The Church’s Job: To Declare God’s Praises

St. Peter says that Jesus’s people should “declare the praises of him who called you out of darkness into his wonderful light” (1 Peter 2:9). That means we are in advertising. Our calling is to announce to everyone the great things about God. We tell people who’ve never heard about God. Tell people who stopped listening. Tell people who don’t believe a word of it. Tell people who are dead set against God, and we tell them in such a way that they become interested. How do we do that?

We must use words to declare the praises of God – that is, to tell people what God has done and how he has changed our lives for the better. Of course, our lives really do need to be better for this to work. If we don’t believe it, no one else will either. It can’t be all talk: there has to be a life to back it up.

It is a life of love. We love Jesus and think the world of him. It is a grateful life. We are thankful that God made us as he did. It is a confident life. We genuinely trust God, even when things are hard; especially when things are hard.

These things may seem like background stuff, and maybe they are, but they are crucial. Stores and advertisers learned a long time ago that combining the right sensory mix of music, colors, and scents at Christmas time (all background stuff, right) helps shoppers feel more positively about shopping and spending money. People are usually not consciously aware of these things, but they make a different. Just so, they may not be consciously aware that we love Jesus, are grateful for our lives, and genuinely trust God. But those things make a difference.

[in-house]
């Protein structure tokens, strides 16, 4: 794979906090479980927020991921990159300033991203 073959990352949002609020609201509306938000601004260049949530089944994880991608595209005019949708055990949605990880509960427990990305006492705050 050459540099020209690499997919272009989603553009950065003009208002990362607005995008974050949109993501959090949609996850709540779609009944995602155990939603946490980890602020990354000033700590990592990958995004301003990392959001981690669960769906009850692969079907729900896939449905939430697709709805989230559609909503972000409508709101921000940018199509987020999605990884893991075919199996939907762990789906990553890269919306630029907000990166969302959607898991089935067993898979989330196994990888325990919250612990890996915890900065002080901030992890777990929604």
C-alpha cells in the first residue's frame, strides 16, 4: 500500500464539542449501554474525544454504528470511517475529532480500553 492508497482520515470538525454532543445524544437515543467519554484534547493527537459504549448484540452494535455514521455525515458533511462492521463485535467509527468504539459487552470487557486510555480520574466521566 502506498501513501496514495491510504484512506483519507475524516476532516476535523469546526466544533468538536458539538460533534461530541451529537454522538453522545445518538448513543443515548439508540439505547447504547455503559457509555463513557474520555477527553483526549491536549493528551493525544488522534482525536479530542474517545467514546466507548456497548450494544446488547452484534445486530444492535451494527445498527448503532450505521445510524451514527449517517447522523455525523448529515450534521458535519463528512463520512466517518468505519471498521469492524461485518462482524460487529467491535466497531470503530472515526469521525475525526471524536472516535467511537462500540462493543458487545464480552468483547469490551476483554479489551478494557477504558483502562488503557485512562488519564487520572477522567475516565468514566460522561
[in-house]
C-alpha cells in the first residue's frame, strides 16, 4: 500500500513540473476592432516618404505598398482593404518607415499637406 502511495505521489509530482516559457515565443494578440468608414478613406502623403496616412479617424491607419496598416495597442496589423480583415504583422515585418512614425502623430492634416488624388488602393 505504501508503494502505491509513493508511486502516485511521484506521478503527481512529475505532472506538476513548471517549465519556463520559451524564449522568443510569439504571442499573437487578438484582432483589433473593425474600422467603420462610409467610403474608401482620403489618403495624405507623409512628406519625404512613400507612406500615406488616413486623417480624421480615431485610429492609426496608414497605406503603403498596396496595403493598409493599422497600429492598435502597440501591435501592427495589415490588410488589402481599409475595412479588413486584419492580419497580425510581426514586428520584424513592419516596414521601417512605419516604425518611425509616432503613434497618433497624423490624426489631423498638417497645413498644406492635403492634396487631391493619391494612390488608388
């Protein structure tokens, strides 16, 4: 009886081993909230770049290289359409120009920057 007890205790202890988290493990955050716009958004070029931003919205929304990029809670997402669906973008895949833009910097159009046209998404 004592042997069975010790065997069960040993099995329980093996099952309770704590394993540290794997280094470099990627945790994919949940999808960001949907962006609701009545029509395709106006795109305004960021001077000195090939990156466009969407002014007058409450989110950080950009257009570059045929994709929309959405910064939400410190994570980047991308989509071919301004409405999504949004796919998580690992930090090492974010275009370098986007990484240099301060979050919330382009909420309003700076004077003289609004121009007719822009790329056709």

If we are going to speak to people, we will need to get their attention. Advertisers know this. Research in the science of attention suggests that an advertiser has 6.5 seconds to capture the consumer’s attention and motivate them to act. If it takes longer than that, it probably won’t happen.[1]

How do we get people’s attention so that they actually listen to what we have to say? We get their attention with our actions. Our actions earn us the right to speak about God. Peter outlines five life areas where our actions prepare people to hear our praises: personal life (1 Peter 2:11), social life (1 Peter 2:12), citizen’s life (1 Peter 2:13-17), work life (1 Peter 2:18-25, and married life (1 Peter 3:1-7).


[1] Cathy Davidson, Now You See It (Penguin Books, 2012), page 24.

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